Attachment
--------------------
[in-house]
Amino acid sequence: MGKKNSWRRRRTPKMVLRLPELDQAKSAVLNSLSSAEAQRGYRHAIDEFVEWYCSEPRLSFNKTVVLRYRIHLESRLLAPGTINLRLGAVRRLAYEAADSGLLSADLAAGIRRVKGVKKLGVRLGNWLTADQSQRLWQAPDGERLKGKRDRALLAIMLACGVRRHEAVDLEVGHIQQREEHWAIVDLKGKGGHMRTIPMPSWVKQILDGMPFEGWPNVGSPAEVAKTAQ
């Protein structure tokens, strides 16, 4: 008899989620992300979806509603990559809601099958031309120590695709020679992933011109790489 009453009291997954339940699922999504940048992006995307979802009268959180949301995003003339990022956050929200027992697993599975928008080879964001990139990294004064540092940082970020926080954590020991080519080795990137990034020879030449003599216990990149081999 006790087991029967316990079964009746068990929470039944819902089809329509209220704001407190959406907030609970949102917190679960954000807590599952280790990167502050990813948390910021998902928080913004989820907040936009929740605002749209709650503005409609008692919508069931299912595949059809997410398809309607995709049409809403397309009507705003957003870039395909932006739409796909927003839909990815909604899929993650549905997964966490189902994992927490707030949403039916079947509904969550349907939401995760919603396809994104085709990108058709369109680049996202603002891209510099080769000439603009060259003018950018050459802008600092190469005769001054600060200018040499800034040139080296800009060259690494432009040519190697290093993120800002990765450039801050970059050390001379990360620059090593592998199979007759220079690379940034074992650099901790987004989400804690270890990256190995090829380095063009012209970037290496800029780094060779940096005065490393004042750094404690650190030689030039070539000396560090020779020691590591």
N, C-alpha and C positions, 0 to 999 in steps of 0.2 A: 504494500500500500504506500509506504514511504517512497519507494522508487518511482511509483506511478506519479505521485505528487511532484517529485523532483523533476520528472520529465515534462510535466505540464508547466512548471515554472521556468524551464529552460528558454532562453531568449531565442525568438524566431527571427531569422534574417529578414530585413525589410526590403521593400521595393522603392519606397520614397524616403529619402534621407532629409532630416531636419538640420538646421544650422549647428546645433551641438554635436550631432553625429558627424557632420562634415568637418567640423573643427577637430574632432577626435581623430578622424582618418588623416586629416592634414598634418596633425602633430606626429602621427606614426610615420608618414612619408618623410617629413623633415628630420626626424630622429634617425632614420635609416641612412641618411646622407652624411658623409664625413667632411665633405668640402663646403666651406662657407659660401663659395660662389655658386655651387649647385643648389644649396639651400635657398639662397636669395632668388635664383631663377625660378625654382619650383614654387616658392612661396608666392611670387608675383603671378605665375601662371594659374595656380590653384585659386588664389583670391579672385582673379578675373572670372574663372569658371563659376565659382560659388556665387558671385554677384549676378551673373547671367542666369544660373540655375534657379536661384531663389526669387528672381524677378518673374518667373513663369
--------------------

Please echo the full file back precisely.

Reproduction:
[in-house]
Amino acid sequence: MGKKNSWRRRRTPKMVLRLPELDQAKSAVLNSLSSAEAQRGYRHAIDEFVEWYCSEPRLSFNKTVVLRYRIHLESRLLAPGTINLRLGAVRRLAYEAADSGLLSADLAAGIRRVKGVKKLGVRLGNWLTADQSQRLWQAPDGERLKGKRDRALLAIMLACGVRRHEAVDLEVGHIQQREEHWAIVDLKGKGGHMRTIPMPSWVKQILDGMPFEGWPNVGSPAEVAKTAQ
């Protein structure tokens, strides 16, 4: 008899989620992300979806509603990559809601099958031309120590695709020679992933011109790489 009453009291997954339940699922999504940048992006995307979802009268959180949301995003003339990022956050929200027992697993599975928008080879964001990139990294004064540092940082970020926080954590020991080519080795990137990034020879030449003599216990990149081999 006790087991029967316990079964009746068990929470039944819902089809329509209220704001407190959406907030609970949102917190679960954000807590599952280790990167502050990813948390910021998902928080913004989820907040936009929740605002749209709650503005409609008692919508069931299912595949059809997410398809309607995709049409809403397309009507705003957003870039395909932006739409796909927003839909990815909604899929993650549905997964966490189902994992927490707030949403039916079947509904969550349907939401995760919603396809994104085709990108058709369109680049996202603002891209510099080769000439603009060259003018950018050459802008600092190469005769001054600060200018040499800034040139080296800009060259690494432009040519190697290093993120800002990765450039801050970059050390001379990360620059090593592998199979007759220079690379940034074992650099901790987004989400804690270890990256190995090829380095063009012209970037290496800029780094060779940096005065490393004042750094404690650190030689030039070539000396560090020779020691590591």
N, C-alpha and C positions, 0 to 999 in steps of 0.2 A: 504494500500500500504506500509506504514511504517512497519507494522508487518511482511509483506511478506519479505521485505528487511532484517529485523532483523533476520528472520529465515534462510535466505540464508547466512548471515554472521556468524551464529552460528558454532562453531568449531565442525568438524566431527571427531569422534574417529578414530585413525589410526590403521593400521595393522603392519606397520614397524616403529619402534621407532629409532630416531636419538640420538646421544650422549647428546645433551641438554635436550631432553625429558627424557632420562634415568637418567640423573643427577637430574632432577626435581623430578622424582618418588623416586629416592634414598634418596633425602633430606626429602621427606614426610615420608618414612619408618623410617629413623633415628630420626626424630622429634617425632614420635609416641612412641618411646622407652624411658623409664625413667632411665633405668640402663646403666651406662657407659660401663659395660662389655658386655651387649647385643648389644649396639651400635657398639662397636669395632668388635664383631663377625660378625654382619650383614654387616658392612661396608666392611670387608675383603671378605665375601662371594659374595656380590653384585659386588664389583670391579672385582673379578675373572670372574663372569658371563659376565659382560659388556665387558671385554677384549676378551673373547671367542666369544660373540655375534657379536661384531663389526669387528672381524677378518673374518667373513663369